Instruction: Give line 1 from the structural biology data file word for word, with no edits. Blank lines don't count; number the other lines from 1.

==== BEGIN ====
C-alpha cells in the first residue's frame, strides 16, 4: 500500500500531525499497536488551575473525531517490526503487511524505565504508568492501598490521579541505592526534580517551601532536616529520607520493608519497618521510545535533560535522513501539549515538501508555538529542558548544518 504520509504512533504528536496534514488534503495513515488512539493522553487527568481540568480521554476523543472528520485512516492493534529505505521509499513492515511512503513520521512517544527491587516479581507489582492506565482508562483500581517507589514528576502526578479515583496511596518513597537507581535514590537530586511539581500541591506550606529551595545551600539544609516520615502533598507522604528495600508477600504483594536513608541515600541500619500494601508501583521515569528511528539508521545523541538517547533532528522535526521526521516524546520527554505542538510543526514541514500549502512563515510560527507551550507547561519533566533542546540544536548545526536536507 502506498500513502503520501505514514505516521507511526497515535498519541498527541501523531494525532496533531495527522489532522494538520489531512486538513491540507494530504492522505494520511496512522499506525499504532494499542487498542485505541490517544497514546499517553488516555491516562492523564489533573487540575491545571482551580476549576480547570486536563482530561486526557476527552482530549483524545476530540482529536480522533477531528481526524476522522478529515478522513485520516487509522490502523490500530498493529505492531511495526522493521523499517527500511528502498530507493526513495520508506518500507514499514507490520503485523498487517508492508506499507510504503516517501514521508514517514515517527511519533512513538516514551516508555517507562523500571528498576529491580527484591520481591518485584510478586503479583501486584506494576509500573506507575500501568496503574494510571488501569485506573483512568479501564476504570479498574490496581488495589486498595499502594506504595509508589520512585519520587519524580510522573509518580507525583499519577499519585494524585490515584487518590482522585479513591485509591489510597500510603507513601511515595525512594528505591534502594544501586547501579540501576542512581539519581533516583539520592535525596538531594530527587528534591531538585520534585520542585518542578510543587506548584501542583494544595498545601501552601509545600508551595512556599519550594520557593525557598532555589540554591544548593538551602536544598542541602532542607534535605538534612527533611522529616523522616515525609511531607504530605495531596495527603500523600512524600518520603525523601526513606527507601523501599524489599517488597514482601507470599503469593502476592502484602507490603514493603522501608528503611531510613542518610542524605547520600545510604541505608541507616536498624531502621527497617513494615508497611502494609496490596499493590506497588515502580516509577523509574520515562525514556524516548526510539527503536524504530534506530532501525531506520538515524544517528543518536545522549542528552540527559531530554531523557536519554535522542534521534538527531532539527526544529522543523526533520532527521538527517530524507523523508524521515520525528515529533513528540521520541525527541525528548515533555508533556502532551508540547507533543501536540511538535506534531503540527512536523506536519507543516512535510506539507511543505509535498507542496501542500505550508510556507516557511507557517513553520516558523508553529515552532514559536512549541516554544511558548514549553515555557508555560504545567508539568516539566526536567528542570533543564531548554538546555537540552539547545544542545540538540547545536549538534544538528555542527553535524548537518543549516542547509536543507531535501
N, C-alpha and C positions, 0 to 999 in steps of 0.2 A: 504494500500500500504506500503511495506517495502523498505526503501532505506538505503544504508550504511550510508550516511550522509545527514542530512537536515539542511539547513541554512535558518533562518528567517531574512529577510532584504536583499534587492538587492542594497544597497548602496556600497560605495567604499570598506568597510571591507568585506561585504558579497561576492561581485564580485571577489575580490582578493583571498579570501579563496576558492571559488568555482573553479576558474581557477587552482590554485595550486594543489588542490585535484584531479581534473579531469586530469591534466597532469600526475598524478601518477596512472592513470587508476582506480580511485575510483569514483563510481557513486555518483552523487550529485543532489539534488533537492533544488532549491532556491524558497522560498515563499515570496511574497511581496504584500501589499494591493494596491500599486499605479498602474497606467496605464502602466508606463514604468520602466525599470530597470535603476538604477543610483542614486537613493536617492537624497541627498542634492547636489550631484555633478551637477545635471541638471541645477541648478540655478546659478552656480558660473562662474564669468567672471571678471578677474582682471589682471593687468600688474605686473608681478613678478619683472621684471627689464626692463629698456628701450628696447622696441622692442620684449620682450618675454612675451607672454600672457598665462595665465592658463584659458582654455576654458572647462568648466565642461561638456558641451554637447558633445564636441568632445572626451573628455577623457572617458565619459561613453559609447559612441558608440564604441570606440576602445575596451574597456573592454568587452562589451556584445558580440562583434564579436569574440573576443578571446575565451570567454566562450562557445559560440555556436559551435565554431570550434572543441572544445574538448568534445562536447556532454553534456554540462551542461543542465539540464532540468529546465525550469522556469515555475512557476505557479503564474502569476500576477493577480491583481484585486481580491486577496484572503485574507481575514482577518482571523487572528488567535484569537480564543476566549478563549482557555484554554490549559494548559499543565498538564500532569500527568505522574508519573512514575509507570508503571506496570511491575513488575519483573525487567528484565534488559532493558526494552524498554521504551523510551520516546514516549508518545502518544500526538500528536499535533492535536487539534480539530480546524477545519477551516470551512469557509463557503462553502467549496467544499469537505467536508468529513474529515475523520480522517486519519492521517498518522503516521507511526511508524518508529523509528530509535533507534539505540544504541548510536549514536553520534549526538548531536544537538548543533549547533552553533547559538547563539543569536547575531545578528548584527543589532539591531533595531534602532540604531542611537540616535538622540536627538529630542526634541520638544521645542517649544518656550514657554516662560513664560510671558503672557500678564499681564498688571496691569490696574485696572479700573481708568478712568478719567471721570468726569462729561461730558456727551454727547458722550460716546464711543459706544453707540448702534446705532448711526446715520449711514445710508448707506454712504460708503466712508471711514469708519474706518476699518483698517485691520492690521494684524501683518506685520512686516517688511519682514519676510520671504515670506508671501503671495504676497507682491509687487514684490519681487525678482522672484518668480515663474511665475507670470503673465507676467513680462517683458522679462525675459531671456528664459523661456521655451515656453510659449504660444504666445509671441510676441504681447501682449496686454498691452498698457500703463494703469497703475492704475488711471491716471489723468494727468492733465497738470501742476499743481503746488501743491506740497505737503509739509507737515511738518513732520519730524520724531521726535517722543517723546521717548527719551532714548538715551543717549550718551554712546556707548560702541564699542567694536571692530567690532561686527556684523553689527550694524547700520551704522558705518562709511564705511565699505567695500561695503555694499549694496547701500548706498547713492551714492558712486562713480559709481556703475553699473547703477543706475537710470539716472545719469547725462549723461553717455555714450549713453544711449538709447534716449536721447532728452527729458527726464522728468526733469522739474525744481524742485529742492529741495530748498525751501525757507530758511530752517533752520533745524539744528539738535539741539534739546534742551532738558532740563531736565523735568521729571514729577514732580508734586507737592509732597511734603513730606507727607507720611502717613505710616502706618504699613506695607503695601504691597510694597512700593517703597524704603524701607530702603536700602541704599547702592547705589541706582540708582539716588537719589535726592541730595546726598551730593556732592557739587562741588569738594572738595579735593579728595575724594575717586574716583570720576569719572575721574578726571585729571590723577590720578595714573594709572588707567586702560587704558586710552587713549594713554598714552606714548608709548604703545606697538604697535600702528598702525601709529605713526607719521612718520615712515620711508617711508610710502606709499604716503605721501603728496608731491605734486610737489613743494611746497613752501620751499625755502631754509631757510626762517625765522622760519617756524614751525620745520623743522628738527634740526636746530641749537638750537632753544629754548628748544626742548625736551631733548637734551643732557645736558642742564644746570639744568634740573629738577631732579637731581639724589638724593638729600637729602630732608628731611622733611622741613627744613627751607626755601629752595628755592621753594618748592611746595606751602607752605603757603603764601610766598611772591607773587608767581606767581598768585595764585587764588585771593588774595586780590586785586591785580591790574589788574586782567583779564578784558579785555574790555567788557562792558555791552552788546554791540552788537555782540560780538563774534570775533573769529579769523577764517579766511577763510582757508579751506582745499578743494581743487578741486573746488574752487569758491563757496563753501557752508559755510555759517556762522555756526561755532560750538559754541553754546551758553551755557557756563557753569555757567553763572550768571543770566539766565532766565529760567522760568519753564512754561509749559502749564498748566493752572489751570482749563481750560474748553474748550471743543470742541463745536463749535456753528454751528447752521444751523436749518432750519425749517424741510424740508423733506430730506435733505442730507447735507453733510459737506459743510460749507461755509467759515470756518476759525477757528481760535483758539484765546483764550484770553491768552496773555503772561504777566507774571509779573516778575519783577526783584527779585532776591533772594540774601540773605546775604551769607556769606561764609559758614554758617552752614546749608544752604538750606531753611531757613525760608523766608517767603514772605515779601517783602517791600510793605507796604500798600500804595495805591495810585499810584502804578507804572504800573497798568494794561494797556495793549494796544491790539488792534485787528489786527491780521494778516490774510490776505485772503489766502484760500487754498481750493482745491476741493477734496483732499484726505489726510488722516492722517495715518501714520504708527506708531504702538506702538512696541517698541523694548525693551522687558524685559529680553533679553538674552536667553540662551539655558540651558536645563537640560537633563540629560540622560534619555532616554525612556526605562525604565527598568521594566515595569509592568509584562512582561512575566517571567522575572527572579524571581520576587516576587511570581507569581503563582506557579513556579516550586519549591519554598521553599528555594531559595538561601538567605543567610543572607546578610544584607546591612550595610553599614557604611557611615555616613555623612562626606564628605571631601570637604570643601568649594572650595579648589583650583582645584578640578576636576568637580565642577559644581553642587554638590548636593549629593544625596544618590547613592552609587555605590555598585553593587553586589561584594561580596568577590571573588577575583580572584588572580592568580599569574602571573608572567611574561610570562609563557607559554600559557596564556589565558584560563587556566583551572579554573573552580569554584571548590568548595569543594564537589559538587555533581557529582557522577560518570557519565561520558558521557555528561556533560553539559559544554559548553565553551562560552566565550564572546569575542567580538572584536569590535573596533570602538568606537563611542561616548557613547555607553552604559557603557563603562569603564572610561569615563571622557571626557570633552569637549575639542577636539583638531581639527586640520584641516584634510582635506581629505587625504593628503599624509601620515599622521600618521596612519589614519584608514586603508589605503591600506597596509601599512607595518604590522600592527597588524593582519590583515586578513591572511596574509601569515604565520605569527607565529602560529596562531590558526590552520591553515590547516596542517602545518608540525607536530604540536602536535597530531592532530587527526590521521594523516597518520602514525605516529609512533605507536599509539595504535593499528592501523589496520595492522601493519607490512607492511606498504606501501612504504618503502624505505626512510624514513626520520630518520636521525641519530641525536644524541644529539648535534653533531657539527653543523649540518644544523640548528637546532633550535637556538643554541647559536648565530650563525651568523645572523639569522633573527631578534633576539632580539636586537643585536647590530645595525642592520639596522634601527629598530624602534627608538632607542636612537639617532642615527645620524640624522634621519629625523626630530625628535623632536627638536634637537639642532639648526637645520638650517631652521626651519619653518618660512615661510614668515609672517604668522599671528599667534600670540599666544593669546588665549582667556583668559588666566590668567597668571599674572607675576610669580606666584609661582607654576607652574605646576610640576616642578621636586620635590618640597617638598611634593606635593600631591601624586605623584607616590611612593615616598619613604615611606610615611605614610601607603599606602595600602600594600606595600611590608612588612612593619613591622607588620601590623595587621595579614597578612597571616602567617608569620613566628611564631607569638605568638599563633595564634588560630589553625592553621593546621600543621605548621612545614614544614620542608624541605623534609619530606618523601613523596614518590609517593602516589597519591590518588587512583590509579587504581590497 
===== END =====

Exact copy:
C-alpha cells in the first residue's frame, strides 16, 4: 500500500500531525499497536488551575473525531517490526503487511524505565504508568492501598490521579541505592526534580517551601532536616529520607520493608519497618521510545535533560535522513501539549515538501508555538529542558548544518 504520509504512533504528536496534514488534503495513515488512539493522553487527568481540568480521554476523543472528520485512516492493534529505505521509499513492515511512503513520521512517544527491587516479581507489582492506565482508562483500581517507589514528576502526578479515583496511596518513597537507581535514590537530586511539581500541591506550606529551595545551600539544609516520615502533598507522604528495600508477600504483594536513608541515600541500619500494601508501583521515569528511528539508521545523541538517547533532528522535526521526521516524546520527554505542538510543526514541514500549502512563515510560527507551550507547561519533566533542546540544536548545526536536507 502506498500513502503520501505514514505516521507511526497515535498519541498527541501523531494525532496533531495527522489532522494538520489531512486538513491540507494530504492522505494520511496512522499506525499504532494499542487498542485505541490517544497514546499517553488516555491516562492523564489533573487540575491545571482551580476549576480547570486536563482530561486526557476527552482530549483524545476530540482529536480522533477531528481526524476522522478529515478522513485520516487509522490502523490500530498493529505492531511495526522493521523499517527500511528502498530507493526513495520508506518500507514499514507490520503485523498487517508492508506499507510504503516517501514521508514517514515517527511519533512513538516514551516508555517507562523500571528498576529491580527484591520481591518485584510478586503479583501486584506494576509500573506507575500501568496503574494510571488501569485506573483512568479501564476504570479498574490496581488495589486498595499502594506504595509508589520512585519520587519524580510522573509518580507525583499519577499519585494524585490515584487518590482522585479513591485509591489510597500510603507513601511515595525512594528505591534502594544501586547501579540501576542512581539519581533516583539520592535525596538531594530527587528534591531538585520534585520542585518542578510543587506548584501542583494544595498545601501552601509545600508551595512556599519550594520557593525557598532555589540554591544548593538551602536544598542541602532542607534535605538534612527533611522529616523522616515525609511531607504530605495531596495527603500523600512524600518520603525523601526513606527507601523501599524489599517488597514482601507470599503469593502476592502484602507490603514493603522501608528503611531510613542518610542524605547520600545510604541505608541507616536498624531502621527497617513494615508497611502494609496490596499493590506497588515502580516509577523509574520515562525514556524516548526510539527503536524504530534506530532501525531506520538515524544517528543518536545522549542528552540527559531530554531523557536519554535522542534521534538527531532539527526544529522543523526533520532527521538527517530524507523523508524521515520525528515529533513528540521520541525527541525528548515533555508533556502532551508540547507533543501536540511538535506534531503540527512536523506536519507543516512535510506539507511543505509535498507542496501542500505550508510556507516557511507557517513553520516558523508553529515552532514559536512549541516554544511558548514549553515555557508555560504545567508539568516539566526536567528542570533543564531548554538546555537540552539547545544542545540538540547545536549538534544538528555542527553535524548537518543549516542547509536543507531535501